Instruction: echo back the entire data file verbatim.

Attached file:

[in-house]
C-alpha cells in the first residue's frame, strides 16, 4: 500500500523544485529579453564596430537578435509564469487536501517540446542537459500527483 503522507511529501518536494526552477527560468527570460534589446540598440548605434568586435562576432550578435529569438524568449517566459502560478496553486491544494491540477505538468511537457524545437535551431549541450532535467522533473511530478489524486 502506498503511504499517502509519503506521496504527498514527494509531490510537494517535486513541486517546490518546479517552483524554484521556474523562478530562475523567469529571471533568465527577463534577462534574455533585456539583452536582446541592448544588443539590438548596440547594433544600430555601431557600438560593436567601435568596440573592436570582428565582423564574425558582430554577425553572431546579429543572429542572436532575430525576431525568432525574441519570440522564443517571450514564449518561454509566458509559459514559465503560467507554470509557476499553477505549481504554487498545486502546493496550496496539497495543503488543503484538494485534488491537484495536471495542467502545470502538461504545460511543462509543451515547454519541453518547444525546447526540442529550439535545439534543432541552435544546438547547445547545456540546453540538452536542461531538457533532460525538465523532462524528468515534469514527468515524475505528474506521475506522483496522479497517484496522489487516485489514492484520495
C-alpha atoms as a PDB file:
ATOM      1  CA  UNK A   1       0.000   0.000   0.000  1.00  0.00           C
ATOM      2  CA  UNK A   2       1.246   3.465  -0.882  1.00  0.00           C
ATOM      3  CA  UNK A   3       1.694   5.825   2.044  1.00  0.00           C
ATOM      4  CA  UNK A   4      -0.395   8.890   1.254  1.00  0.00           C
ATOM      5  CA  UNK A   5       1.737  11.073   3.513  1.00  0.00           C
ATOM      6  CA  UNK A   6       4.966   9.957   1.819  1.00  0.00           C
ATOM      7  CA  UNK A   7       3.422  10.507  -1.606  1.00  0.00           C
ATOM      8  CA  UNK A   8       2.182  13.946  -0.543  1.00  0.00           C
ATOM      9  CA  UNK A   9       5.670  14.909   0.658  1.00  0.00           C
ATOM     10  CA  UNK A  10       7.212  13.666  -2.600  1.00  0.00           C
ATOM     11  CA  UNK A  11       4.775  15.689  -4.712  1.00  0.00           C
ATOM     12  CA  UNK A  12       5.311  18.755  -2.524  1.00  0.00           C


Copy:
[in-house]
C-alpha cells in the first residue's frame, strides 16, 4: 500500500523544485529579453564596430537578435509564469487536501517540446542537459500527483 503522507511529501518536494526552477527560468527570460534589446540598440548605434568586435562576432550578435529569438524568449517566459502560478496553486491544494491540477505538468511537457524545437535551431549541450532535467522533473511530478489524486 502506498503511504499517502509519503506521496504527498514527494509531490510537494517535486513541486517546490518546479517552483524554484521556474523562478530562475523567469529571471533568465527577463534577462534574455533585456539583452536582446541592448544588443539590438548596440547594433544600430555601431557600438560593436567601435568596440573592436570582428565582423564574425558582430554577425553572431546579429543572429542572436532575430525576431525568432525574441519570440522564443517571450514564449518561454509566458509559459514559465503560467507554470509557476499553477505549481504554487498545486502546493496550496496539497495543503488543503484538494485534488491537484495536471495542467502545470502538461504545460511543462509543451515547454519541453518547444525546447526540442529550439535545439534543432541552435544546438547547445547545456540546453540538452536542461531538457533532460525538465523532462524528468515534469514527468515524475505528474506521475506522483496522479497517484496522489487516485489514492484520495
C-alpha atoms as a PDB file:
ATOM      1  CA  UNK A   1       0.000   0.000   0.000  1.00  0.00           C
ATOM      2  CA  UNK A   2       1.246   3.465  -0.882  1.00  0.00           C
ATOM      3  CA  UNK A   3       1.694   5.825   2.044  1.00  0.00           C
ATOM      4  CA  UNK A   4      -0.395   8.890   1.254  1.00  0.00           C
ATOM      5  CA  UNK A   5       1.737  11.073   3.513  1.00  0.00           C
ATOM      6  CA  UNK A   6       4.966   9.957   1.819  1.00  0.00           C
ATOM      7  CA  UNK A   7       3.422  10.507  -1.606  1.00  0.00           C
ATOM      8  CA  UNK A   8       2.182  13.946  -0.543  1.00  0.00           C
ATOM      9  CA  UNK A   9       5.670  14.909   0.658  1.00  0.00           C
ATOM     10  CA  UNK A  10       7.212  13.666  -2.600  1.00  0.00           C
ATOM     11  CA  UNK A  11       4.775  15.689  -4.712  1.00  0.00           C
ATOM     12  CA  UNK A  12       5.311  18.755  -2.524  1.00  0.00           C